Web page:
Wonderful Aunts and Bobotie

For how many times I've thought about Bobotie, I certainly can't spell it. (For the record, it can also be spelt Bobotjie.)

When I write a blog post about a historical or culturally-significant meal, I try to research a variety of sources. In the very best circumstances, I find a source who has grown up with the dish and made it many times. In the case of Bobotie, I was lucky enough to be staying with my friend Nell's family in Johannesburg, South Africa, and I had the pleasure of acquiring a 30-year old Cape Malay recipe from her aunt, Yvonne Crichton. 

There is no greater joy in this world than a treasured and historic family recipe.

As the post gets constructed, there are pieces of information floating around: scraps of paper with notes scribbled on them, hyperlinks to news articles, poetic emails with verbiage I appreciate sent to myself. I need to vett through all these fragments when I pull it all together. In the most recent instance, I found a variety of Bobotie misspellings in my inbox, and eventually uncovered a deja-vu in all the variable syntax.

There was an email chain featuring my aunt Pam from last Christmas where she said she would be making a South African dish. My brother responds to the chain with a newspaper article about Bobotie, 

I've eaten this dish before. Enjoyed it (very much.) Forgotten about it. Planned a trip to South Africa. Enjoyed the dish in its natural environment (very much.) Decided to write about it.

It's funny because my primary descriptor for Bobotie is that it's a wonderful comfort food, that tastes like something you've had before. Now I question whether I can fairly use that descriptor if the curry and apricot flavours were, in fact, lingering in my subconscious this whole time.

No, I'll still defend my gut feelings. Bobotie is reminiscent of the warming and compassion that one enjoys in meat loaf, Moussaka, or Sheppard's pie. You've never had it before, but it's familiar.

I'm told that Bobotok was originally an Indonesian dish containing meat with a custard topping cooked in a water bath. Colonists from Dutch East India colonies in Batavia likely introduced this dish to South Africa, with first recipe appearing in a Dutch cookbook in 1609.

Whatever the variation on the recipe, it consists of gently seasoned and spiced ground beef mixed with jams or chutneys and dried fruit. The top layer consists of an egg custard, and the dish is baked as a casserole in the oven. The final result transcends the sum of its parts and takes on a wonderful and warming flavour of its own.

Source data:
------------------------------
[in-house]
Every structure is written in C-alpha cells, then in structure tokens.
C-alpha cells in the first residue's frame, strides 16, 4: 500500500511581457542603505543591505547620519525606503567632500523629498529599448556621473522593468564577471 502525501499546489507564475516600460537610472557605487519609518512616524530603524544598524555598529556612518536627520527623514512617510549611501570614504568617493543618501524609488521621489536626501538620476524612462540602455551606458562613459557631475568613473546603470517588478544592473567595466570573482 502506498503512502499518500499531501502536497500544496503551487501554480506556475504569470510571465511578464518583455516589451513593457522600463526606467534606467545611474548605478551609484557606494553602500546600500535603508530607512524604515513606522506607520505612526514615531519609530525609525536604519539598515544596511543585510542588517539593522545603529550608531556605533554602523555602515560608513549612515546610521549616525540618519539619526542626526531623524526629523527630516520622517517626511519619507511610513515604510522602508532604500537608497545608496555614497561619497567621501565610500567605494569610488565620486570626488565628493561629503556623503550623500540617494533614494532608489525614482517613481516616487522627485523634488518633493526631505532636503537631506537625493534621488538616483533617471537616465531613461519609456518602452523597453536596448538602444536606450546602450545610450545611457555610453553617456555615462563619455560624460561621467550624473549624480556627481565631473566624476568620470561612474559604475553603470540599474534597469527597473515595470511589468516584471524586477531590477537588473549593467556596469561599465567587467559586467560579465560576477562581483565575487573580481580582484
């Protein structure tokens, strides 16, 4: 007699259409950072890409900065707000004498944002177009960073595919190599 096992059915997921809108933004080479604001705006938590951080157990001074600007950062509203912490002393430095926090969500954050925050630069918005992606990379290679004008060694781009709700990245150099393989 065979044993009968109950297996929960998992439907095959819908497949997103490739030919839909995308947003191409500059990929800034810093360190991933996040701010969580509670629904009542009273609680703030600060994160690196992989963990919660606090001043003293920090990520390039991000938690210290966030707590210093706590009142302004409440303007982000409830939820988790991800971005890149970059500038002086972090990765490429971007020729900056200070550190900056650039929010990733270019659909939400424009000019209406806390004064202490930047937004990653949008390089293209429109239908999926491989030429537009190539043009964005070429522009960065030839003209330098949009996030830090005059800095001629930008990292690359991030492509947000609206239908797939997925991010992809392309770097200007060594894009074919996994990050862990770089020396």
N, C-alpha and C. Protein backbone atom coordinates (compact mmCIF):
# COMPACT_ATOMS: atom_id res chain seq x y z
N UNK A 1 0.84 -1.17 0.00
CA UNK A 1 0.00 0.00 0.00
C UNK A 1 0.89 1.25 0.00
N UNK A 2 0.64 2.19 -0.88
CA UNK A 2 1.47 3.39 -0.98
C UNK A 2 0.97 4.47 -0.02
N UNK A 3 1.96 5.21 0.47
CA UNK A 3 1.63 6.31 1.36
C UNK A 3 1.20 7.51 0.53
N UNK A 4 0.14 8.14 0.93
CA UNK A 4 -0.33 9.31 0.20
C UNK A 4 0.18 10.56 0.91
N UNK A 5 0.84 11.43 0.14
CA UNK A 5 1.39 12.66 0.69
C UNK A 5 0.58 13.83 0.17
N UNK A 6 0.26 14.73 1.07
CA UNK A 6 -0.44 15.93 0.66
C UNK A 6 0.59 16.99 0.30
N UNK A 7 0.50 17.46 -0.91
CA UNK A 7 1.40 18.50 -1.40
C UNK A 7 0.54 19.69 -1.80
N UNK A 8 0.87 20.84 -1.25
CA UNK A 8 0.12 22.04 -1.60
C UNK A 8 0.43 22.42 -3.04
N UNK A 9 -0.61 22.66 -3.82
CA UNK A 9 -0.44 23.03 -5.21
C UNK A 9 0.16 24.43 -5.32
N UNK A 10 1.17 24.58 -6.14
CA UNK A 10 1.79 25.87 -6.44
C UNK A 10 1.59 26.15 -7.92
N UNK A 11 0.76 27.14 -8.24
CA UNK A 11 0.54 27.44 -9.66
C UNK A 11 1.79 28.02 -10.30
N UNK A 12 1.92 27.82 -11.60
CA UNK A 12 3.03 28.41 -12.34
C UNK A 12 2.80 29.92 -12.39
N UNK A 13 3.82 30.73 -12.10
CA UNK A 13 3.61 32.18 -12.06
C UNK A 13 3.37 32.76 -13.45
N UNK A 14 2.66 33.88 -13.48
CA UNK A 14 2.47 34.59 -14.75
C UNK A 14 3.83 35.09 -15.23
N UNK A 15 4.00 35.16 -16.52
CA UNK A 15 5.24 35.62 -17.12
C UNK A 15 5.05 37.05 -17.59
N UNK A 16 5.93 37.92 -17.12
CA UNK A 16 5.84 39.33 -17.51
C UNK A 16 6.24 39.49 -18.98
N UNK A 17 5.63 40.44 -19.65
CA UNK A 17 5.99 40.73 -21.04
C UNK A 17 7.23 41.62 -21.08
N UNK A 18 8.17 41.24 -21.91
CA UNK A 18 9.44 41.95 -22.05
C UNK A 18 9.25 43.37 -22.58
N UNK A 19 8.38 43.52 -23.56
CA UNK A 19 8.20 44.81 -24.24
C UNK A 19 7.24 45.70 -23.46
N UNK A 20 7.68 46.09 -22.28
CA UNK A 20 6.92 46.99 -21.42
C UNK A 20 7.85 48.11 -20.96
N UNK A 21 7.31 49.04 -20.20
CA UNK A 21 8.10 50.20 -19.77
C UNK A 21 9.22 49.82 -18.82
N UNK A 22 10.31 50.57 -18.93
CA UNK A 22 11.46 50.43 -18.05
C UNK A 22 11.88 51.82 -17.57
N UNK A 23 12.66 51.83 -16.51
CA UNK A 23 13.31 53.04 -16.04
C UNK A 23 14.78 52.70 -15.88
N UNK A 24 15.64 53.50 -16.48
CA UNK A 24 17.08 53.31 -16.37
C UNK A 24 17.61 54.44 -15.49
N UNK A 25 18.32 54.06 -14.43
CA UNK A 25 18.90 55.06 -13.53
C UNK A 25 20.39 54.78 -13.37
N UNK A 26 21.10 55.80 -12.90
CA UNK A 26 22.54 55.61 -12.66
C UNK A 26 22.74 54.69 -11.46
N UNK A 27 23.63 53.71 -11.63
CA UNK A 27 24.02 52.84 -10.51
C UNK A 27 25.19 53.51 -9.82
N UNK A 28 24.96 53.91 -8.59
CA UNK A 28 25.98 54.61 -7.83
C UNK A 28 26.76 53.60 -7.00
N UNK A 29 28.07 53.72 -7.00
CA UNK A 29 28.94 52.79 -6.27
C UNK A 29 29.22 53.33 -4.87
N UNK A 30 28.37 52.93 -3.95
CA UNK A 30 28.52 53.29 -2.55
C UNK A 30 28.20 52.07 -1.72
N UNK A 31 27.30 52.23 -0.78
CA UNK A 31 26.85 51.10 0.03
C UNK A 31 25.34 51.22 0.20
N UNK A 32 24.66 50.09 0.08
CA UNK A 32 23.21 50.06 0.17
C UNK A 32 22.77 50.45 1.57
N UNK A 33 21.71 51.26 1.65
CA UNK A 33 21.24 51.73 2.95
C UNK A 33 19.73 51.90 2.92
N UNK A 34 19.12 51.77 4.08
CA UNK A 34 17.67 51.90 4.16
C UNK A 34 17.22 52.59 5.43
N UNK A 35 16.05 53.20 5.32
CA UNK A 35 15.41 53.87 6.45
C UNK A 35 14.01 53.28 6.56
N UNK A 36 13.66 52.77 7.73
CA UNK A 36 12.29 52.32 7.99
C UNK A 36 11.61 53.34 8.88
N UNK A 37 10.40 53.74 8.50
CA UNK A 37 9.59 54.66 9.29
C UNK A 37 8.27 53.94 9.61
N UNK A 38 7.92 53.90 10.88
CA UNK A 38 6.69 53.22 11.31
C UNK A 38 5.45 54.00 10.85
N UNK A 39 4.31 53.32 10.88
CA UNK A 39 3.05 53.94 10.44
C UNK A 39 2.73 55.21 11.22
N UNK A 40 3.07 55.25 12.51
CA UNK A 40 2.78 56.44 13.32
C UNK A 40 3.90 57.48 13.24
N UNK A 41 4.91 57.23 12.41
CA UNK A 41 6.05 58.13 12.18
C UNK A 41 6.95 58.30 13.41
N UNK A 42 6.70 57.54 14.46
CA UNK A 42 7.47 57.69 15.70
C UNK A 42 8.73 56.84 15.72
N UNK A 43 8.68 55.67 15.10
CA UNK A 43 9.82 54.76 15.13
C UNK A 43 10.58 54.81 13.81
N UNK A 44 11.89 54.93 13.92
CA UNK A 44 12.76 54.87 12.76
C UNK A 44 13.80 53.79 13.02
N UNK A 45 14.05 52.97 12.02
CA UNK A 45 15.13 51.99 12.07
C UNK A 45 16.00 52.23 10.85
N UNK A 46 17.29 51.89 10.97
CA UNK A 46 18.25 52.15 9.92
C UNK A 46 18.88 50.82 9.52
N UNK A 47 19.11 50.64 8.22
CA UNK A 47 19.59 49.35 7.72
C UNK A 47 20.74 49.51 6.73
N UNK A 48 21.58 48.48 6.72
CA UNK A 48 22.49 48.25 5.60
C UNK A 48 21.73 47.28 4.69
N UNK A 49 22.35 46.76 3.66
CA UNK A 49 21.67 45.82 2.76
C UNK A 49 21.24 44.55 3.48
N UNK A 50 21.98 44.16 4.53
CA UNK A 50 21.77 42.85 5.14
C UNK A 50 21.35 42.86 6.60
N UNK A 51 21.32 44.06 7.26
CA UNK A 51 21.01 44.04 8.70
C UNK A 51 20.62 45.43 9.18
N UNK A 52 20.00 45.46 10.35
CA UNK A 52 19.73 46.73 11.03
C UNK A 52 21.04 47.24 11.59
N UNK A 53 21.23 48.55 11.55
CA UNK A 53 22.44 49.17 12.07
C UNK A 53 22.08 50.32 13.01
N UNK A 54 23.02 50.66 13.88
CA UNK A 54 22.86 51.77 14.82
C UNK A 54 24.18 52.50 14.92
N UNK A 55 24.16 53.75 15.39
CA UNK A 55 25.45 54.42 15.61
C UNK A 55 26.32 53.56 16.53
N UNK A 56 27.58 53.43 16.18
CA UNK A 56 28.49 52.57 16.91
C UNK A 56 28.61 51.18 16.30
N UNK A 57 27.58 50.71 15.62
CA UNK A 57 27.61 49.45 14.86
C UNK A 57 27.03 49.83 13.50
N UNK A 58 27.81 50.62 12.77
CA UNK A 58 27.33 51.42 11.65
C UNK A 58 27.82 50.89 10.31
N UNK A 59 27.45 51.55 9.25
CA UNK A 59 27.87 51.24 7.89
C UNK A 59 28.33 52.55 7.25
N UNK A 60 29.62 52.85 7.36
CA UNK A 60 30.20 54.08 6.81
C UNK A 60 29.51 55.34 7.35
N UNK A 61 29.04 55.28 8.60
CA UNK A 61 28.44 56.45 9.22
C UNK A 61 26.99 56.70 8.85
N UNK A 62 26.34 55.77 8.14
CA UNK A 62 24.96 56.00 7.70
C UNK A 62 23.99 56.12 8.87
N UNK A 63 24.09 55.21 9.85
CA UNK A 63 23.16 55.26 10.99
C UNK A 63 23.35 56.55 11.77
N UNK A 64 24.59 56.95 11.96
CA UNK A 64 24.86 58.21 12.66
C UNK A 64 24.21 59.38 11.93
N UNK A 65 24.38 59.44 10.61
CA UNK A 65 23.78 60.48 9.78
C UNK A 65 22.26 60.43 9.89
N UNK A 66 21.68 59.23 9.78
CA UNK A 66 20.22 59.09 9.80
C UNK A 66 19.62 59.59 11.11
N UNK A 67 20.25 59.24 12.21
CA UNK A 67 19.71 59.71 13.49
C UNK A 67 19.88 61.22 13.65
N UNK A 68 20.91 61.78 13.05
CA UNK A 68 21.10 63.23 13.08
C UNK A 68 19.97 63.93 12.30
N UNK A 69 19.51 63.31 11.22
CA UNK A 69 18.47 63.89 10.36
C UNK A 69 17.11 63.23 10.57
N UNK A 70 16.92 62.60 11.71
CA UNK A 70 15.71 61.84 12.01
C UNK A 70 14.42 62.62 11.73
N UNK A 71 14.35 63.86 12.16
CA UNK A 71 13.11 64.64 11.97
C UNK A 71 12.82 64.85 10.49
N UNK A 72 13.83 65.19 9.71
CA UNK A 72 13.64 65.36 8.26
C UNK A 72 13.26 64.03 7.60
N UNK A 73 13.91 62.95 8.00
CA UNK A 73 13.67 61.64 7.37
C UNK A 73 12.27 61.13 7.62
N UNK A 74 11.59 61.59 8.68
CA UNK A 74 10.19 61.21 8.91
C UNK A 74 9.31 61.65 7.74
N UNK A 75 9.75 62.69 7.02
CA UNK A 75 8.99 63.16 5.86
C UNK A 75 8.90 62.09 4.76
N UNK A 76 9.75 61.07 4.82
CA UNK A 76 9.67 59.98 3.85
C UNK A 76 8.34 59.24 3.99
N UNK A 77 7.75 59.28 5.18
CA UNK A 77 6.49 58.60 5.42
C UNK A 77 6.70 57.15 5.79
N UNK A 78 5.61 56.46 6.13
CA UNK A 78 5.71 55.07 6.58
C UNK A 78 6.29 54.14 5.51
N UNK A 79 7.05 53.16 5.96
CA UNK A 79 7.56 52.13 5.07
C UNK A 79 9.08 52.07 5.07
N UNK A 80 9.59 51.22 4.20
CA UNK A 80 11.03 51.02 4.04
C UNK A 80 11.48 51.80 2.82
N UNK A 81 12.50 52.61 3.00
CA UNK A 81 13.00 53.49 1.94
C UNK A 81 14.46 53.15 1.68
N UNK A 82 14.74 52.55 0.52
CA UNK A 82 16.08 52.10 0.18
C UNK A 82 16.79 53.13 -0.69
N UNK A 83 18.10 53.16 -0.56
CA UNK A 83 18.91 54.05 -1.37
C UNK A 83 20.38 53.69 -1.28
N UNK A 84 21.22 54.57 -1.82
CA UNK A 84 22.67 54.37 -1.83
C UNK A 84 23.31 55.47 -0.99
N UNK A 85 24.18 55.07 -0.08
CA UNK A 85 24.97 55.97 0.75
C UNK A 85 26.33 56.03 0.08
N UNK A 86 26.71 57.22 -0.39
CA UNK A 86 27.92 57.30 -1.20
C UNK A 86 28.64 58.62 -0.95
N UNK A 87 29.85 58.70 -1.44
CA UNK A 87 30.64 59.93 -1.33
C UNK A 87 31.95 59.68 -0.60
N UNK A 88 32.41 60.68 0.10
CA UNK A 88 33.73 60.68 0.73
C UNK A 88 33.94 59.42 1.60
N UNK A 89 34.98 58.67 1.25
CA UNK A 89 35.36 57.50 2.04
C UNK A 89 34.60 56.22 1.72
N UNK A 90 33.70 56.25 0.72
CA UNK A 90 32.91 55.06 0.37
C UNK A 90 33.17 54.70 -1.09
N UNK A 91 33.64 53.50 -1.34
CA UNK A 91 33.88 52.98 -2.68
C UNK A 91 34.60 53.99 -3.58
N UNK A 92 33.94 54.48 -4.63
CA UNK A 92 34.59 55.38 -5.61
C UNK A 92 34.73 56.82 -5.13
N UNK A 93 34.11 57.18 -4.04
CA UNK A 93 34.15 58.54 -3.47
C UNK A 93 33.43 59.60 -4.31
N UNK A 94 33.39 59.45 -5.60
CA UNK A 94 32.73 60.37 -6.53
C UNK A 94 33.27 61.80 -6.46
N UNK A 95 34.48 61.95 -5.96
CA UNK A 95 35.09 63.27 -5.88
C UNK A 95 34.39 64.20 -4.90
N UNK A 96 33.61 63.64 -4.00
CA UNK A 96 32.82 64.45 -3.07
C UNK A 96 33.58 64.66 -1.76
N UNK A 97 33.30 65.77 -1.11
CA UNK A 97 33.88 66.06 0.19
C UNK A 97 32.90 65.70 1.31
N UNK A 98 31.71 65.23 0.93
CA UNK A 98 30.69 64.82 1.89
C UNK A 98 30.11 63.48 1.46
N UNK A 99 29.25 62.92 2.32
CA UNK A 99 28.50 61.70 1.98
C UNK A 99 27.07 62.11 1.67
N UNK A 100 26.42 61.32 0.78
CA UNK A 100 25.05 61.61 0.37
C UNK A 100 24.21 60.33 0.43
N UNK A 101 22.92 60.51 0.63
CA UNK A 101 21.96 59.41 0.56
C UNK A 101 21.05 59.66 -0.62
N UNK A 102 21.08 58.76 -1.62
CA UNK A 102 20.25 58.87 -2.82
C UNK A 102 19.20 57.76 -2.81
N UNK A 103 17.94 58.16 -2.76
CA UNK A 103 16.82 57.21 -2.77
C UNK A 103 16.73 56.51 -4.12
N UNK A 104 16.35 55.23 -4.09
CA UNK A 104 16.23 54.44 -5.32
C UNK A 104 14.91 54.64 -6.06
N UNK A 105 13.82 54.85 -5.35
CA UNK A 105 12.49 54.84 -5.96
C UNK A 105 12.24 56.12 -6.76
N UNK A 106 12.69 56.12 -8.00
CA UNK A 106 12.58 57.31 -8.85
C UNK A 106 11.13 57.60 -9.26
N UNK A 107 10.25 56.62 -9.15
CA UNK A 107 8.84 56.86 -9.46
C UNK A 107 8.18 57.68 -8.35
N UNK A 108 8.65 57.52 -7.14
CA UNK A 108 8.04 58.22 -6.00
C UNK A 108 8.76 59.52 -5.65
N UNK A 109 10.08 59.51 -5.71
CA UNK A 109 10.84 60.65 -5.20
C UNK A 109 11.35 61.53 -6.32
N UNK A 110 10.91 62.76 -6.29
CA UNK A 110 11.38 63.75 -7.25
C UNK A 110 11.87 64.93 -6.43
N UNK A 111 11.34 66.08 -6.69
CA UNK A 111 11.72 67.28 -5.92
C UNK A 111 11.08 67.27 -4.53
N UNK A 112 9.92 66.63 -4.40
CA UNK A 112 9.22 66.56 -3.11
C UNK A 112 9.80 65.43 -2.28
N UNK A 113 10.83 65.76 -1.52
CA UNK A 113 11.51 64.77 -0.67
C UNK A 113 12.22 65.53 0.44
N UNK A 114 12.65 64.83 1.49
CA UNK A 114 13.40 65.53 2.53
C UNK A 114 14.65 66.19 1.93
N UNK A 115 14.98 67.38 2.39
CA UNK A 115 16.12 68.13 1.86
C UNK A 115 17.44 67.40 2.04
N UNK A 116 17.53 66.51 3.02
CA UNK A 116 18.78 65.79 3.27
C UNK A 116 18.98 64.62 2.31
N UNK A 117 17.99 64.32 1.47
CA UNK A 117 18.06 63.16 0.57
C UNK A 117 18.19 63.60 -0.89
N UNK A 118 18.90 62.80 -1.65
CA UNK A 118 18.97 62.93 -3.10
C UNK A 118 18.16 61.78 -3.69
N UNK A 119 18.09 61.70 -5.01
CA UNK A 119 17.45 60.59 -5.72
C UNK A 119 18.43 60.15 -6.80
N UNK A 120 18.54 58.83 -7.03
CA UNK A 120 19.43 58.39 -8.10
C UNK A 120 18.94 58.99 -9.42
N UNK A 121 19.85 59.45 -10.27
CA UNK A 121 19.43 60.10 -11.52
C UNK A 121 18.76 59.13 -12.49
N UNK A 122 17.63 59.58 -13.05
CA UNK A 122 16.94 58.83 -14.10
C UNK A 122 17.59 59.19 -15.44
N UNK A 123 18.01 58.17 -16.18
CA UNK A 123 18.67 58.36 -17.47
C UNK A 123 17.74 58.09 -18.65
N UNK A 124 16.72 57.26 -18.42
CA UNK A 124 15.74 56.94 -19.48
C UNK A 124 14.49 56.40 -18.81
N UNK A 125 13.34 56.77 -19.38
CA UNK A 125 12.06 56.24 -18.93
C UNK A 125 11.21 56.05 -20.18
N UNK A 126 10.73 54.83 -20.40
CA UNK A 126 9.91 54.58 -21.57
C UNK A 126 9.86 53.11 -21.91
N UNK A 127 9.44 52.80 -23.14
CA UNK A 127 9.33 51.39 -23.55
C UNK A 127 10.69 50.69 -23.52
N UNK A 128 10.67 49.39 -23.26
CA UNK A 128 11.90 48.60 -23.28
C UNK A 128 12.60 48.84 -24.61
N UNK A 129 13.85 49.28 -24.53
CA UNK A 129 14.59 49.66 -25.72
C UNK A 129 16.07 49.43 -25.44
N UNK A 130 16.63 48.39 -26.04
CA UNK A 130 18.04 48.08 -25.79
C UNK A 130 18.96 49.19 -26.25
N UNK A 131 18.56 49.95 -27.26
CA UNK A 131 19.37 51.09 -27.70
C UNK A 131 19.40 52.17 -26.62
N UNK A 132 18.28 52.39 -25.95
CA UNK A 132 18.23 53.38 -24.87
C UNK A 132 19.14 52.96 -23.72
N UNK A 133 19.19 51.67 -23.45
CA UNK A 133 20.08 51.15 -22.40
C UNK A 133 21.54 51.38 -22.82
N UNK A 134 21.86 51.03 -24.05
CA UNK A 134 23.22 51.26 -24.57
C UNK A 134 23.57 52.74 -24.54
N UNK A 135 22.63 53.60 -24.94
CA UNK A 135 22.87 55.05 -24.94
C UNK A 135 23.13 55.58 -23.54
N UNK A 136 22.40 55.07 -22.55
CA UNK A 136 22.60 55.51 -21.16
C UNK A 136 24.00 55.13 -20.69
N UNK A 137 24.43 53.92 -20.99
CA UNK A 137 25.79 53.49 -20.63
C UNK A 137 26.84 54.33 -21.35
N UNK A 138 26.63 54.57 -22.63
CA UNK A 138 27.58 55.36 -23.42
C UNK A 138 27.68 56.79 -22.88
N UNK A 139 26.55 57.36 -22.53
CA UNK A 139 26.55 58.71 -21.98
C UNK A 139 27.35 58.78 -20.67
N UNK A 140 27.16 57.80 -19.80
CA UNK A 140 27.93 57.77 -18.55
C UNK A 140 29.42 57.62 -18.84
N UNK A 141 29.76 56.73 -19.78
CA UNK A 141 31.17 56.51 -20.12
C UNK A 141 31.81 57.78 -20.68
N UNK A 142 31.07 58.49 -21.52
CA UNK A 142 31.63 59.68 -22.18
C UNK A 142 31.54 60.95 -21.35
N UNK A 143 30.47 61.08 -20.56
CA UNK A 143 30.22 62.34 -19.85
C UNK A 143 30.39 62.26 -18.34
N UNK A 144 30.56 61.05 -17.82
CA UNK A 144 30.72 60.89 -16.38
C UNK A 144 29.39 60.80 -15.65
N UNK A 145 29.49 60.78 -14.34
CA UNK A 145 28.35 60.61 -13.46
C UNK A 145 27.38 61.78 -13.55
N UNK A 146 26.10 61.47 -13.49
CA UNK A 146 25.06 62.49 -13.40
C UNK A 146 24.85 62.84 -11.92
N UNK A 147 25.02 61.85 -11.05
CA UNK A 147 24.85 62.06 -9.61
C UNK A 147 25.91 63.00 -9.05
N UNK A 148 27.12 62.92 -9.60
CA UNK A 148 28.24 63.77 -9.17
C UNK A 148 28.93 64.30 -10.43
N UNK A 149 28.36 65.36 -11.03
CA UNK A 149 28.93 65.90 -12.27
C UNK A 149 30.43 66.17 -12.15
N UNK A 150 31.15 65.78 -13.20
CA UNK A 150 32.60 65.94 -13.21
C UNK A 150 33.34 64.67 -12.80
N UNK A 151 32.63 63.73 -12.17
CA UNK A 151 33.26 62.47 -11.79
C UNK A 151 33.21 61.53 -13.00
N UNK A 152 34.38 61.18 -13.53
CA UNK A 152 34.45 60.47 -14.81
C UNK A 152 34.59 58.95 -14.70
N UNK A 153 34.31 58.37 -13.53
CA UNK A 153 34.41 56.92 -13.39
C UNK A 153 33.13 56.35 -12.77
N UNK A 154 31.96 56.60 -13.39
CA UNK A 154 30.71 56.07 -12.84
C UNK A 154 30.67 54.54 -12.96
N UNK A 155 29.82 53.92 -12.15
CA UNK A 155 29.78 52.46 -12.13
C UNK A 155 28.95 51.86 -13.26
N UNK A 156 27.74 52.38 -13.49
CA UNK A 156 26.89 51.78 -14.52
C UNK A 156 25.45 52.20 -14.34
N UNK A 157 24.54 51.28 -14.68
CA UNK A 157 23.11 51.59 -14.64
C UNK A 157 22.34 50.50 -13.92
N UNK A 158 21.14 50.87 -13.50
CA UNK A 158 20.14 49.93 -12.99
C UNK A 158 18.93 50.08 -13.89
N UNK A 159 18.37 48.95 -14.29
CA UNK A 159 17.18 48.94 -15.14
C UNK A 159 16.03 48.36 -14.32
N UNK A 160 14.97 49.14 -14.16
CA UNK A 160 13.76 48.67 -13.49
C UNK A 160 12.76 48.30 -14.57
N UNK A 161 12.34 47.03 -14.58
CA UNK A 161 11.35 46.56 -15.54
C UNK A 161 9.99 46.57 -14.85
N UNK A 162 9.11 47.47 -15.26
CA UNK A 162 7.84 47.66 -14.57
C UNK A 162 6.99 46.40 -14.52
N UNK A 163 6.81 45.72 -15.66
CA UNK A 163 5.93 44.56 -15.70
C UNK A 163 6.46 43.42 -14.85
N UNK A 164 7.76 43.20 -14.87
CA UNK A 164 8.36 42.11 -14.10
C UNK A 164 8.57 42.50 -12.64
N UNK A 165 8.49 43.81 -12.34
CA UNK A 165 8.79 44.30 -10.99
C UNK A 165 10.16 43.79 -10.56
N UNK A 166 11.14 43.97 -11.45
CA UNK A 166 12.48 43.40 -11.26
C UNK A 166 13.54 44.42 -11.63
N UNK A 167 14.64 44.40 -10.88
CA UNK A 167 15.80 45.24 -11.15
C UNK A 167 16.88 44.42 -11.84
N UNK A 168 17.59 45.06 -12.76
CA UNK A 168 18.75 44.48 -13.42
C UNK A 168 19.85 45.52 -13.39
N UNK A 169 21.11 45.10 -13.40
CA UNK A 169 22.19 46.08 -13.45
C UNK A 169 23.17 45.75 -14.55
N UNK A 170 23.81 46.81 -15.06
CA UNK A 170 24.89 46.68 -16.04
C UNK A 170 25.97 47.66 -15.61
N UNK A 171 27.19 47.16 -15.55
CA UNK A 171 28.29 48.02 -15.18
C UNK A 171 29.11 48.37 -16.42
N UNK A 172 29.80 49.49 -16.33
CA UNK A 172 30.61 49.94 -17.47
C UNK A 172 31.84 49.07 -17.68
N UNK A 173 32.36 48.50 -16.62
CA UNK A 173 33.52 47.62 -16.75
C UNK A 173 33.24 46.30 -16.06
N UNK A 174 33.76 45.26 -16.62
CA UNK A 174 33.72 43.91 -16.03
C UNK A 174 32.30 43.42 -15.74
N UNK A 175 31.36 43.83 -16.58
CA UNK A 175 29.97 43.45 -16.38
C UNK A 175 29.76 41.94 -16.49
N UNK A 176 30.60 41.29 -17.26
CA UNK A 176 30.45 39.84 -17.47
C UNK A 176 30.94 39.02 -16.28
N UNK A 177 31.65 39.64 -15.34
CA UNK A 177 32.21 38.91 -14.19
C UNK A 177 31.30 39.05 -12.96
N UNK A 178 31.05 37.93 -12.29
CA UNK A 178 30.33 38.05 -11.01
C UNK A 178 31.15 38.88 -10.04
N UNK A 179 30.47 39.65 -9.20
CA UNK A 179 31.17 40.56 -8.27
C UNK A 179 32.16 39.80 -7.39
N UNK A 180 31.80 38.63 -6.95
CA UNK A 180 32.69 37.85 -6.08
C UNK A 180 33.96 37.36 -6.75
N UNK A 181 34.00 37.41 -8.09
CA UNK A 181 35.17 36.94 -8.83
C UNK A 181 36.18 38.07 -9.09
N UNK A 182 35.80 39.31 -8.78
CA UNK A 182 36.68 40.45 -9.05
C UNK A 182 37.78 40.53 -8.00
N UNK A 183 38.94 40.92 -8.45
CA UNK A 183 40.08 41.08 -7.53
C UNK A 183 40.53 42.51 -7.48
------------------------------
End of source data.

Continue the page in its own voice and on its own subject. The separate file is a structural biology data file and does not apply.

As a final contingency based on my own personal experience, it would also seem that Bobotie is best enjoyed when made by someone's wonderful aunt.

Bobotie "A true Cape Malay recipe"
Les Palmer (Kindly courtesy of Yvonne Crichton, Johannesburg, SA)

2 large onions
2 lbs mince (meat)
1 level tablespoon curry powder
2 tablespoons vinegar
1 tablespoon sugar
2 tablespoons chutney
2 tablespoons apricot jam
2 tablespoons dried apricots
Bay leaves

Add mixture of vinegar, curry powder + sugar + stir, frying it with onions. Add meat and salt. Stir till meat is cooked. Add dried apricots (cut up) then add apricot jam and chutney. Remove from heat.

In the meantime, soak 2 slices of whole wheat bread in milk. Squeeze out the milk and add to bread one egg then put into meat mixture. Add another egg to milk mixture and beat. Set aside.

Put meat into Pyrex dish. Pour milk + egg mixture over to form a custard. Place Bay leaves into the meat with points sticking out.

Bake in a moderate oven at 350F until nicely browned (about 1 hour.) The meat ought to rise and be firm.

Serve with creamed spinach, mashed butternut squash and basmati rice.


  1. Bobotie is really very difficult to pronounce, I have never heard about this before. Bobotok I know it's an Indonesian dish and I don't like it. I will try this one for sure.

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